• Medicines may be given to treat pain or stop vomiting. You may also need medicines to reduce or control stomach acid, or treat an infection.
  • Blood or urine tests may show problems such as infection or inflammation. The tests may also show how well your liver is working.
  • An x-ray is used to check your kidneys, bladder, and ureters.
  • An ultrasound is used to check your gallbladder for stones or other blockage.
  • A bowel movement sample may be tested for blood.
  • Cardiac testing: cardiac biomarkers, a stress test, and an EEG to help identify if the heart is the cause of epigastric pain.

In case your symptoms are mild, your doctor might recommend you one of the following treatments:

  • Antacids: will help reduce excessive production of stomach acid.
  • H2 blockers prevent the formation of excessive stomach acid.
  • Non-steroidal anti-inflammatory drugs (NSAIDs): Used to help relieve pain as well as reduce inflammation.

Epigastric pain home remedies

When you are experiencing mild intermittent pain, you can also try to treat it at home using the following methods:

  • Aloe Vera juice: If you want to get the full benefit, you should not dilute it in any other liquids.
  • Ginger tea: helps neutralize the stomach acid and reduce inflamed or irritated tissue in the digestive tract.
  • Baking soda: One teaspoon of baking soda diluted in warm water can help neutralize the acidic nature of your stomach. If the problem persists after a few days, try two teaspoons.
  • Chamomile tea: helps fight the symptoms of epigastric pain by soothing the stomach. This tea is also used to relieve heartburn.
  • Yogurt: Known for easing indigestion and pain caused by digestive problems. It does this by increasing the number of beneficial bacteria in the digestive tract.
  • Burnt toast: Used to help detoxify the stomach.
  • Peppermint tea: it is not recommended in cases of GERD, as it may trigger acid reflux.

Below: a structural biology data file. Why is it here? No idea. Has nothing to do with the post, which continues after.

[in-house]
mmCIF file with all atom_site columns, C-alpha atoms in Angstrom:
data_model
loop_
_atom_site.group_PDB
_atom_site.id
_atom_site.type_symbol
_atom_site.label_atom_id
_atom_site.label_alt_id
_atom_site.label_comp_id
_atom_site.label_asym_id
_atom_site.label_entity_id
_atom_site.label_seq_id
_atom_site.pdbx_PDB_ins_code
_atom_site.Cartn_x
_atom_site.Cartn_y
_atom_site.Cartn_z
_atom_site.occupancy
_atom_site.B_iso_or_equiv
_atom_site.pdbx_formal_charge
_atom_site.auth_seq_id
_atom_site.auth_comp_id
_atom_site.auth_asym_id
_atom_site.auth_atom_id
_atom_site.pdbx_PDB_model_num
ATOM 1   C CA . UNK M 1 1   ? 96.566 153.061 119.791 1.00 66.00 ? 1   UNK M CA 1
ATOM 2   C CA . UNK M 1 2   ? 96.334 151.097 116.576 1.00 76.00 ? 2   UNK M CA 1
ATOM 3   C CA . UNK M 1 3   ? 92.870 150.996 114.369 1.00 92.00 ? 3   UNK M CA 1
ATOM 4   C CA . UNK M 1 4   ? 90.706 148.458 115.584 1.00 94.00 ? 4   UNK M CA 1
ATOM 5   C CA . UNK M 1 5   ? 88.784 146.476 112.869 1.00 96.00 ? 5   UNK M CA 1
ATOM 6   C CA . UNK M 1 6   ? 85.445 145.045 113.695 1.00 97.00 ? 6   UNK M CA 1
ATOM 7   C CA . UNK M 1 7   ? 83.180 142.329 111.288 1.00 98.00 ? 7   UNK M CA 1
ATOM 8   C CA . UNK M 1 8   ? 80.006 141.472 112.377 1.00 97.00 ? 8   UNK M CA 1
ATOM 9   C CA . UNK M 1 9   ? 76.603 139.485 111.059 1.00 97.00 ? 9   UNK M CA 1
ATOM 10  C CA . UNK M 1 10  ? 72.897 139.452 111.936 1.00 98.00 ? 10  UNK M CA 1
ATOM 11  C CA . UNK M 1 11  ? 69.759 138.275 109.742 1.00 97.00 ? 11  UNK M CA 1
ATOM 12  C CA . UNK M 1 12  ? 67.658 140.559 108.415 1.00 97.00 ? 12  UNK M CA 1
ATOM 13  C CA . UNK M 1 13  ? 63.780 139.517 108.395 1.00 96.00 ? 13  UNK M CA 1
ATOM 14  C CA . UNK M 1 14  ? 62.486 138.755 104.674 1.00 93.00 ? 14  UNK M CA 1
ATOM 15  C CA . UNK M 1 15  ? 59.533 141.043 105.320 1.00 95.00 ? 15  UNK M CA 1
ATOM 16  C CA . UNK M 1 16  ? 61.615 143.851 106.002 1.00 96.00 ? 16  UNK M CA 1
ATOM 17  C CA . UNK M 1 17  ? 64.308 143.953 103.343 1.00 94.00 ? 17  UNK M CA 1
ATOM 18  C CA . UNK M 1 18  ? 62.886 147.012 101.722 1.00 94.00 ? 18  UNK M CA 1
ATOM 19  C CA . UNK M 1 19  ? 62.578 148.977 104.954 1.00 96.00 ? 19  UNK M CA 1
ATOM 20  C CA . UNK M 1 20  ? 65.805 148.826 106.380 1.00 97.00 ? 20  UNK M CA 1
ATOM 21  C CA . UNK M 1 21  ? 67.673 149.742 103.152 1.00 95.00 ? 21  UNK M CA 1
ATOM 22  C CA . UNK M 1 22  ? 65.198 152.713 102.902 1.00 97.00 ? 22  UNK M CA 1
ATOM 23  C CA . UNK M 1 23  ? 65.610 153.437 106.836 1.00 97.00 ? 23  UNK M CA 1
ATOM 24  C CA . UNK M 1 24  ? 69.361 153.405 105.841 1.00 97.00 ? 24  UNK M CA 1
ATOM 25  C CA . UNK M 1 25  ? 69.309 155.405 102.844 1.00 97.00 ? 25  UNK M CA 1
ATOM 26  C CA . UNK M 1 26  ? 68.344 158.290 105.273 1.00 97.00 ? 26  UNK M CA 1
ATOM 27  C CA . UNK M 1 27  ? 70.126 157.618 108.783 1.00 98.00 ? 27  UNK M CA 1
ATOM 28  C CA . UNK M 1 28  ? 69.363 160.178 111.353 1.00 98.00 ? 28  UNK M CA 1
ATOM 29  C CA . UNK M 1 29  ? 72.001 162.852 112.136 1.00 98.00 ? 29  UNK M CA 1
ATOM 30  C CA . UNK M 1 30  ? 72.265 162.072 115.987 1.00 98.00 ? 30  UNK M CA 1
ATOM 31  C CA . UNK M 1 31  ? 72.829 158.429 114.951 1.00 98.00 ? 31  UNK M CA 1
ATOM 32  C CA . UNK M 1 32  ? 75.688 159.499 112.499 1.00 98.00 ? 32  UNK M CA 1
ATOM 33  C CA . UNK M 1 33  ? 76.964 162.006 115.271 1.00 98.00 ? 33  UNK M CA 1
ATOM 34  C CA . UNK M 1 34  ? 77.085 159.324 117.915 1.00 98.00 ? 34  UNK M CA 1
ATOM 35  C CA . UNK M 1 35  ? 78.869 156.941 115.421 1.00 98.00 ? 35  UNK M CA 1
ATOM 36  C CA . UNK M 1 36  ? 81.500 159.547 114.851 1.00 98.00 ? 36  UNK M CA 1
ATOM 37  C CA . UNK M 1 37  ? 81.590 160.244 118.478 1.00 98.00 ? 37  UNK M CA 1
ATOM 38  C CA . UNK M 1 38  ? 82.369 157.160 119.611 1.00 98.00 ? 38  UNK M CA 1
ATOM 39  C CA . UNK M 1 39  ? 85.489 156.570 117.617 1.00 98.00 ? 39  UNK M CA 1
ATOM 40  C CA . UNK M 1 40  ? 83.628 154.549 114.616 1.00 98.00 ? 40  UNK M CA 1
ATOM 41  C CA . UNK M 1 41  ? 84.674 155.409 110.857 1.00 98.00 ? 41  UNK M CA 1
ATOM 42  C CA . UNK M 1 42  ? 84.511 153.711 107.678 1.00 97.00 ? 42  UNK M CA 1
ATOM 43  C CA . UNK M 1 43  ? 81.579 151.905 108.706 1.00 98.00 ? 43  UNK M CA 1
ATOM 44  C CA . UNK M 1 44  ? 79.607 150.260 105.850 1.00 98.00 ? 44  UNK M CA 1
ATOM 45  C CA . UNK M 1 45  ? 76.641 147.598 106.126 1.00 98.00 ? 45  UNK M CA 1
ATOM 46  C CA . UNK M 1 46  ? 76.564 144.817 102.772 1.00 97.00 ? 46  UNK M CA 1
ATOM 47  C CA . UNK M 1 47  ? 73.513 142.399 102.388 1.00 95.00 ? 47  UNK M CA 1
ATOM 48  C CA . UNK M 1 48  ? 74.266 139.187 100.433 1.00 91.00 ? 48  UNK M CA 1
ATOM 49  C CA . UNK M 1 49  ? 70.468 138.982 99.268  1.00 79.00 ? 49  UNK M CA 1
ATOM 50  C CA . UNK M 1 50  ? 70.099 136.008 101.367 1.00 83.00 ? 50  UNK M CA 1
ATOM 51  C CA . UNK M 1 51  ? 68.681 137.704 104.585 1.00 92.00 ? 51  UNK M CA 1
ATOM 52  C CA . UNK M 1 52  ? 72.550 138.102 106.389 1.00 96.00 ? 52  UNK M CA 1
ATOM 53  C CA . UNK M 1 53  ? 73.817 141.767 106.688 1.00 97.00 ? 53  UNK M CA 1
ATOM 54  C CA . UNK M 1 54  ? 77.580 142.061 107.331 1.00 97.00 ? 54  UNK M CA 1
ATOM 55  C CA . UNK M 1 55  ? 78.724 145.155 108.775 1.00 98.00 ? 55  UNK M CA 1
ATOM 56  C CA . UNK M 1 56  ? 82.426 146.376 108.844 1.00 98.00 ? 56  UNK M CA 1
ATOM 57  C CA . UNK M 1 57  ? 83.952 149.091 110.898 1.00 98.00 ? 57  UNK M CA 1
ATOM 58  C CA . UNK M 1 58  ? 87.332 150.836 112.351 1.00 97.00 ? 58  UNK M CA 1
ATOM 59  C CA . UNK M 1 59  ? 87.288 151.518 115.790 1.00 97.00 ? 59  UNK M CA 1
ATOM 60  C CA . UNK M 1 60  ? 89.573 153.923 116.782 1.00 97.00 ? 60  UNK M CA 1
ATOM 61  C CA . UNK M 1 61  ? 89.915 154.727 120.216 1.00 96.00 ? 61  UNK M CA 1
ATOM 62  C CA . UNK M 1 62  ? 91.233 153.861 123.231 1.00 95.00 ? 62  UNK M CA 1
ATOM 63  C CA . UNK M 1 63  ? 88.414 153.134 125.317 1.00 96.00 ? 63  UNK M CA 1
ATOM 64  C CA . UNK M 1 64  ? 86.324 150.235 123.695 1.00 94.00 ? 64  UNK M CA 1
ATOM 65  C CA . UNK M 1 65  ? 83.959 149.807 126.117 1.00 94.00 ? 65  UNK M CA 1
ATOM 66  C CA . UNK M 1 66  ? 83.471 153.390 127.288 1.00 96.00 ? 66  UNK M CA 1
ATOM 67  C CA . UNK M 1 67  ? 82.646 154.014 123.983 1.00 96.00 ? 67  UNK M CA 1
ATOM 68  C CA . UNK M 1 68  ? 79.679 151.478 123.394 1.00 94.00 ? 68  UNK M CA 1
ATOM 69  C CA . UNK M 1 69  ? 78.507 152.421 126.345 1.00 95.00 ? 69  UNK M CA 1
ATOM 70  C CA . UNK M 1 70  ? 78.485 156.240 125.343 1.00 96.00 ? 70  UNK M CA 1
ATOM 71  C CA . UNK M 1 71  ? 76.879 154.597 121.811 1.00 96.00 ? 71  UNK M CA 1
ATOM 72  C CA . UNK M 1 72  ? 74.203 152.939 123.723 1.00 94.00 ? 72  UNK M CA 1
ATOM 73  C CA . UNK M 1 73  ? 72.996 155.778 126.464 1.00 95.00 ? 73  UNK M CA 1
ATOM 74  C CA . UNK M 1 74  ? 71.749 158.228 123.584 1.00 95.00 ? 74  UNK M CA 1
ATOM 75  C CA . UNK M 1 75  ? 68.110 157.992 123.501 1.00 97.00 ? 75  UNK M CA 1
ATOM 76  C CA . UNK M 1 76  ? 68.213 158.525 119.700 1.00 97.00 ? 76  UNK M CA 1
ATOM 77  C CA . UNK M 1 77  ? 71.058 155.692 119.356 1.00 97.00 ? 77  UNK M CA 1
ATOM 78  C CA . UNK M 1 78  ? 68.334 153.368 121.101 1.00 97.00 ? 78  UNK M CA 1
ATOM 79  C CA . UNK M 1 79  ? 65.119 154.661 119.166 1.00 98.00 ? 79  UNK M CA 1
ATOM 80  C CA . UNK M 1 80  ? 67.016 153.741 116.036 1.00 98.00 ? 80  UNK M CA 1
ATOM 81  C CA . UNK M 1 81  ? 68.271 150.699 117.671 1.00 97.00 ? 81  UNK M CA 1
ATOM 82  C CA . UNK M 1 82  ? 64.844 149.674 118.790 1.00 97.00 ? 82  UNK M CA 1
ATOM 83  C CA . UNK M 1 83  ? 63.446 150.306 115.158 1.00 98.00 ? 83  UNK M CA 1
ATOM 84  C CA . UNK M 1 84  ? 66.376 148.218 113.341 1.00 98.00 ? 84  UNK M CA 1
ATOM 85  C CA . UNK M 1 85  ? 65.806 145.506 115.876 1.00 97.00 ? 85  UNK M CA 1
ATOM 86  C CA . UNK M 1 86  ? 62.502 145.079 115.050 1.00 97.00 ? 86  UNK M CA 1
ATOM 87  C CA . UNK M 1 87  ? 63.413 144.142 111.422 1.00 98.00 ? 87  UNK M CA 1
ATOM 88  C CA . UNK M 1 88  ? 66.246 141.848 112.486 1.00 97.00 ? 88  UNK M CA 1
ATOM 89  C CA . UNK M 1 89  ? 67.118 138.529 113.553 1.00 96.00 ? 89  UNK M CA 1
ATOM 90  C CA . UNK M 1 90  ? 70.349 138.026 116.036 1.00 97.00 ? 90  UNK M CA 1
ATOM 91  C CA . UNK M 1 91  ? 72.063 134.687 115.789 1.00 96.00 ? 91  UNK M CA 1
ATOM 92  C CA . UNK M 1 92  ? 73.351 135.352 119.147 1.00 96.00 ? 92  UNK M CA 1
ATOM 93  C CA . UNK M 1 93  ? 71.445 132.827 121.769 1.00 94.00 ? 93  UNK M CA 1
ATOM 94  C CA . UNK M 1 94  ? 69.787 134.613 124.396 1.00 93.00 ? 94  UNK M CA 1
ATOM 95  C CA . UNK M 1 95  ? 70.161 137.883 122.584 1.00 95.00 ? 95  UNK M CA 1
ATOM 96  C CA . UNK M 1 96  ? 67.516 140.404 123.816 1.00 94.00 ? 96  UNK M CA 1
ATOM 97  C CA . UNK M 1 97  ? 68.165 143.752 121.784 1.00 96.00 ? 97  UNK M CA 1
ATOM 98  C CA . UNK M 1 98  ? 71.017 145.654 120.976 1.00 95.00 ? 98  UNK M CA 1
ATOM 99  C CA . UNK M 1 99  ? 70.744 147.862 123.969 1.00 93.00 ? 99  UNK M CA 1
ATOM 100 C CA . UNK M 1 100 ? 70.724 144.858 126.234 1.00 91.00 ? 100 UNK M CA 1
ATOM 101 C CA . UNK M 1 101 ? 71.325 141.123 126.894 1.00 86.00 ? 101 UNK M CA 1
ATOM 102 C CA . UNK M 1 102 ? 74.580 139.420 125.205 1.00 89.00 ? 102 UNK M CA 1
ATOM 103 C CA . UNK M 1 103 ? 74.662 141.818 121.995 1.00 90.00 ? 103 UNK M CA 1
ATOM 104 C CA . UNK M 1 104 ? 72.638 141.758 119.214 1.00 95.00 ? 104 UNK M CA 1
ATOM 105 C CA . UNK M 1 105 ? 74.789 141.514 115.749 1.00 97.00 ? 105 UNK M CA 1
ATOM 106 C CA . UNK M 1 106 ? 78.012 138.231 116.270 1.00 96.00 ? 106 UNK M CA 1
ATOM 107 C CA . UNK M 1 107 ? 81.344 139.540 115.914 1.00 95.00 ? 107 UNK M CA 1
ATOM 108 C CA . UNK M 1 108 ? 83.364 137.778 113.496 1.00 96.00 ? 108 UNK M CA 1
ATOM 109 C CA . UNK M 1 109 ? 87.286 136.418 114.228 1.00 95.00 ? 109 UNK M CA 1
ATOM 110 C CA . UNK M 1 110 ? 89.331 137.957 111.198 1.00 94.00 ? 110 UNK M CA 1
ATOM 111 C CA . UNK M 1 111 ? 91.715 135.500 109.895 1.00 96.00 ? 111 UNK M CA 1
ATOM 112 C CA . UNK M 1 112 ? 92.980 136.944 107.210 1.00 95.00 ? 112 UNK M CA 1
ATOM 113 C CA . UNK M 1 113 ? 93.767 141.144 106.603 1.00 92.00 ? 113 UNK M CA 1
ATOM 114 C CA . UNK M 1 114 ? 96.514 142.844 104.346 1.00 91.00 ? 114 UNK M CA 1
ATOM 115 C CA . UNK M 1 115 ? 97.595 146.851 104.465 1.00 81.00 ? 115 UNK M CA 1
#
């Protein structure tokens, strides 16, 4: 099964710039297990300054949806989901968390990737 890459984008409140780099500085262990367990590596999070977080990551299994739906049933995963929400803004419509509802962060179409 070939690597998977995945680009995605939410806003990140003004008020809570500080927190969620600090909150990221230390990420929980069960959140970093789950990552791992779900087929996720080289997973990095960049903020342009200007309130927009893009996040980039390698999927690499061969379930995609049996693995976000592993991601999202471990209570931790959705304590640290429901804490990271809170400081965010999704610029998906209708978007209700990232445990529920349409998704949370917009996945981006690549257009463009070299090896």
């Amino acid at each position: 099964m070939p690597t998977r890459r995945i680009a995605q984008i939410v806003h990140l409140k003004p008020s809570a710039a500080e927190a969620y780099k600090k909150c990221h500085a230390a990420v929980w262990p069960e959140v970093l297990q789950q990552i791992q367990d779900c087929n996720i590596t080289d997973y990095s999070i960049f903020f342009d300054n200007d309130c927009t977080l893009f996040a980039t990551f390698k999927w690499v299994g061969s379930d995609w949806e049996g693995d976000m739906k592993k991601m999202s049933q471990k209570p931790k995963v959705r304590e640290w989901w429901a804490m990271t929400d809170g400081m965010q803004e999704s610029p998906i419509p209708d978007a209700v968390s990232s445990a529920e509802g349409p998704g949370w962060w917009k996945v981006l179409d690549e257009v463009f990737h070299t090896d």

How can I manage my symptoms?

  • Keep a record of your symptoms. It is important to know how the pain started, how severe the pain was and how long it lasted. You will be able to control better your symptoms like this.
  • Eat a variety of healthy foods including fruits, vegetables, whole-grain breads, low-fat dairy products, beans, lean meats, and fish.
  • Drink liquids as directed. Your doctor should tell you how much liquid to drink each day and which liquids are best for you. Do not have drinks that contain alcohol or caffeine.

Call your doctor immediately if you have any of the following signs:

  • Squeezing, pressure, or pain in your chest that lasts longer than 5 minutes or returns
  • Discomfort or pain in your back, neck, jaw, stomach, or arm
  • Trouble breathing
  • Nausea or vomiting
  • Lightheadedness or a sudden cold sweat, especially with chest pain or trouble breathing
  • You have severe pain that radiates to your jaw or back.

References:

https://www.healthgrades.com/symptoms/epigastric-pain

https://www.healthgrades.com/symptoms/epigastric-pain

http://www.gponline.com/red-flag-symptoms-epigastric-pain/gi-dyspepsia/gord/article/1022221

Epigastric pain: Definition, causes, symptoms, and home treatment

Epigastric Pain